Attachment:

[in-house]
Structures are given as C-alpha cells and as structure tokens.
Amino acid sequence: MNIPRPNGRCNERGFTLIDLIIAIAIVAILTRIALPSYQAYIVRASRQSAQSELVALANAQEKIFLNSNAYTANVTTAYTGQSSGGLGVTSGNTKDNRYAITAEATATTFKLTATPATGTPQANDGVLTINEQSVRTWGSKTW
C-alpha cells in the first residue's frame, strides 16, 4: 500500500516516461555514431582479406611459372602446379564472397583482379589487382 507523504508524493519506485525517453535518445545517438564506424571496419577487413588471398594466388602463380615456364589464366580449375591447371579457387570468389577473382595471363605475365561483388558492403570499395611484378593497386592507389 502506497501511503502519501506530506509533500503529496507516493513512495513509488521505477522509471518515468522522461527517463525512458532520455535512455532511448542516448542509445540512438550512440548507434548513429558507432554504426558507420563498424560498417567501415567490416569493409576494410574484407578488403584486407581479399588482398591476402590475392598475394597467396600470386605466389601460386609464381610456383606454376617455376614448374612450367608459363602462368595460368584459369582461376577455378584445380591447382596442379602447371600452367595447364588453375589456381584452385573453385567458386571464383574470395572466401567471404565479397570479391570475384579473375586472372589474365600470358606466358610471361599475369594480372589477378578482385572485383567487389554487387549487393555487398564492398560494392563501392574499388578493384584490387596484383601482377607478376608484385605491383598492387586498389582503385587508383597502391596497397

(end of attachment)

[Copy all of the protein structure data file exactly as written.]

[in-house]
Structures are given as C-alpha cells and as structure tokens.
Amino acid sequence: MNIPRPNGRCNERGFTLIDLIIAIAIVAILTRIALPSYQAYIVRASRQSAQSELVALANAQEKIFLNSNAYTANVTTAYTGQSSGGLGVTSGNTKDNRYAITAEATATTFKLTATPATGTPQANDGVLTINEQSVRTWGSKTW
C-alpha cells in the first residue's frame, strides 16, 4: 500500500516516461555514431582479406611459372602446379564472397583482379589487382 507523504508524493519506485525517453535518445545517438564506424571496419577487413588471398594466388602463380615456364589464366580449375591447371579457387570468389577473382595471363605475365561483388558492403570499395611484378593497386592507389 502506497501511503502519501506530506509533500503529496507516493513512495513509488521505477522509471518515468522522461527517463525512458532520455535512455532511448542516448542509445540512438550512440548507434548513429558507432554504426558507420563498424560498417567501415567490416569493409576494410574484407578488403584486407581479399588482398591476402590475392598475394597467396600470386605466389601460386609464381610456383606454376617455376614448374612450367608459363602462368595460368584459369582461376577455378584445380591447382596442379602447371600452367595447364588453375589456381584452385573453385567458386571464383574470395572466401567471404565479397570479391570475384579473375586472372589474365600470358606466358610471361599475369594480372589477378578482385572485383567487389554487387549487393555487398564492398560494392563501392574499388578493384584490387596484383601482377607478376608484385605491383598492387586498389582503385587508383597502391596497397